“She has limited understanding of English and got help from her friend and her father – that is maybe why she did not declared the money because it was not properly explained to her.
“She now has a voluntary agreement with the benefits agency to repay the amount.” -C-
Thanks to The New Daily Patriot
Islington girls forced into marriage at the age of nine
AN alarming number of under-age girls, some as young as nine, are being forced into marriage in Islington, according to a leading campaign group.
The Iranian and Kurdish Women’s Rights Organisation (IKWRO) claim that at least 30 girls in the borough were forced into marriage in 2010.
The practice was condemned by the Imam of Finsbury Park Mosque, who said such marriages were against Islam and “unacceptable”.
He pledged to invalidate any marriage which he said were carried out by “back-street Imams”.
IKWRO, which made headlines last month when they revealed there had been almost 3,000 “honour-based” violence cases in 2010, has shown the Tribune records which revealed at least three 11-year-old girls and two nine-year-olds had been forced into marriage with older men within Islington. The oldest girls involved were 16.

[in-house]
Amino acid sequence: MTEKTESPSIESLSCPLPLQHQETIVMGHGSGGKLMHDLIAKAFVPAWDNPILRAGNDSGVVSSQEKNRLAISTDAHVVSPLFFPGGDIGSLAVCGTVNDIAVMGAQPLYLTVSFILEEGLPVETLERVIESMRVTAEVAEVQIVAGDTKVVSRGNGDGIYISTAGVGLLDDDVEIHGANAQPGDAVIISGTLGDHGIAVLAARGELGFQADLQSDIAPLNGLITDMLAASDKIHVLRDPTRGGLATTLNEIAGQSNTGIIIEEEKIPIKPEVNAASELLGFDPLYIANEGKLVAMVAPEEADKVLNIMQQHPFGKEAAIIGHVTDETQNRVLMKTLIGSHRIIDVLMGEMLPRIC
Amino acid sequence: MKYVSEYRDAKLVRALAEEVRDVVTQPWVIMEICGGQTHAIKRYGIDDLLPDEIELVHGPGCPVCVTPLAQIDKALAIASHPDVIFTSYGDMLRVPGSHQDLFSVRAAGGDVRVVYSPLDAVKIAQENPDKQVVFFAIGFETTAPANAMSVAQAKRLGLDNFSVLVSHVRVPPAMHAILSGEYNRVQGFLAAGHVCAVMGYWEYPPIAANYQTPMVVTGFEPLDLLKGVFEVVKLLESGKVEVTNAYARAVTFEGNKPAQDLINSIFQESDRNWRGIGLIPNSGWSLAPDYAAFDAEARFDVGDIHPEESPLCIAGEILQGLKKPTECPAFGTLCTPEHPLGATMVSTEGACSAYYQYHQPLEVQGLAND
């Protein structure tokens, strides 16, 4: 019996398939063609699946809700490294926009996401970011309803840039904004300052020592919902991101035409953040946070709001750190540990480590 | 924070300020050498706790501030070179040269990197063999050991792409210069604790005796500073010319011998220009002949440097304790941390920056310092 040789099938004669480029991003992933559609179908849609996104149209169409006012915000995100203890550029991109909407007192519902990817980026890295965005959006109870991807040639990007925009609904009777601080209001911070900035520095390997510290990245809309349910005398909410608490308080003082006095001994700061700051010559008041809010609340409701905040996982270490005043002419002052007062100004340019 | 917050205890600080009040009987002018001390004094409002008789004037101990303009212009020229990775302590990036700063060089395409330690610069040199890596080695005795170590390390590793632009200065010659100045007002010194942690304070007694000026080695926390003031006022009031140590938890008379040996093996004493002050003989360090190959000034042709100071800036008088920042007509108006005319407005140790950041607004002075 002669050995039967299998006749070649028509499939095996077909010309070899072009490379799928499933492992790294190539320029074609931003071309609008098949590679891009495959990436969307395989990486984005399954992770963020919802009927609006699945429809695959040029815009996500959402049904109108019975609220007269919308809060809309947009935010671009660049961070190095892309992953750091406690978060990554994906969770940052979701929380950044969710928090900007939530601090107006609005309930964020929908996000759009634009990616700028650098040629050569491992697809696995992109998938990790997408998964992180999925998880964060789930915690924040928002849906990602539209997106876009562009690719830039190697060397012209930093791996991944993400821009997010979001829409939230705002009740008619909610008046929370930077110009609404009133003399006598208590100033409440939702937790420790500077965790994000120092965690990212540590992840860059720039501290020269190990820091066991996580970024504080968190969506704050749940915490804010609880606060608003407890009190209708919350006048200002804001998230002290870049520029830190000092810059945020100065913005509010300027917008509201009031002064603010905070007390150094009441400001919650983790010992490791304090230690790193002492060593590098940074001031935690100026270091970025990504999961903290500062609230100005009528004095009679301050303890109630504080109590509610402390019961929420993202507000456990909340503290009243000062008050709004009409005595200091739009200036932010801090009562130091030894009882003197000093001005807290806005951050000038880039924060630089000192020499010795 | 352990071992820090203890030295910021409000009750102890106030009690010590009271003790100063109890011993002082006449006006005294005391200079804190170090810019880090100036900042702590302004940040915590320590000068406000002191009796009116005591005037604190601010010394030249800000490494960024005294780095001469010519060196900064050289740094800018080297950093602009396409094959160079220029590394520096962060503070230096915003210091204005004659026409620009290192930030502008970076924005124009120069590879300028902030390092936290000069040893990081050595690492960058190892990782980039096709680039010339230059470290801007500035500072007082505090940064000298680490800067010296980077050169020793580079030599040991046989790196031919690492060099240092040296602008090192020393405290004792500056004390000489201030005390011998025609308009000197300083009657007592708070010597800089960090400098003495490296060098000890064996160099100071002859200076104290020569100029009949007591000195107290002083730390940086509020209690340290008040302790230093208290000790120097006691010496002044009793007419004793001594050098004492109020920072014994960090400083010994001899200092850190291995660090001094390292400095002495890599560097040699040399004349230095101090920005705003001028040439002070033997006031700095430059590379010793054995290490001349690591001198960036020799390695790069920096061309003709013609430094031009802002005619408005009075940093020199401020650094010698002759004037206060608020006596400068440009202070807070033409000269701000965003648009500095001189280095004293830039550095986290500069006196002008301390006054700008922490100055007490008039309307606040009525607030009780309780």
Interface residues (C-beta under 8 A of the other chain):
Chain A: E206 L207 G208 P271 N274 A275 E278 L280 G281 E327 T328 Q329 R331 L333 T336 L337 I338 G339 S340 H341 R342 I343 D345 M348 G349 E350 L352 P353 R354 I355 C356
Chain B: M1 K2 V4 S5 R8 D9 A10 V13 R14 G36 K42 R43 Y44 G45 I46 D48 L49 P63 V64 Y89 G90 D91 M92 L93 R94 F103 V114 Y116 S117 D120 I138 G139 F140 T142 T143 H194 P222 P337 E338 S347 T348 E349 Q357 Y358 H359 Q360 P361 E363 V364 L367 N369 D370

They have warned that hundreds of Islington girls could be suffering sexual, emotional and physical scars as a result of the child marriages every year and are calling for teachers, social workers and police to be better trained to spot and manage the abuse.
Information from the Ministry of Justice, following a Freedom of Information request, revealed that 32 Forced Marriage Protection Order applications were made for children under 16 in Britain last year.
Six of these were made for under-16s within Islington at the Royal Courts of Justice, although these were not necessarily made for Islington residents.
At the Islington court, “five or fewer” orders were made to protect children between the ages of 9-11.
The orders are a form of injunction that threaten legal punishment if marriage takes place due to emotional or physical force.
In most cases, the children fear they will be killed if they reveal the truth to anybody, while others believe they will be separated from their families and taken into social services’ care.
Dianna Nammi, director of IKWRO, explained that the girls are married in a mosque’s sharia court. This means they are not legally married according to British law, rendering the Home Office unable to recognise or prove the abuse.
“They are still expected to carry out their wifely duties, though, and that includes sleeping with their husband,” she said.
“They have to cook for them, wash their clothes, everything. They are still attending schools in Islington, struggling to do their primary school homework, and at the same time being practically raped by a middle-aged man regularly and being abused by their families. So they are a wife, but in a primary school uniform.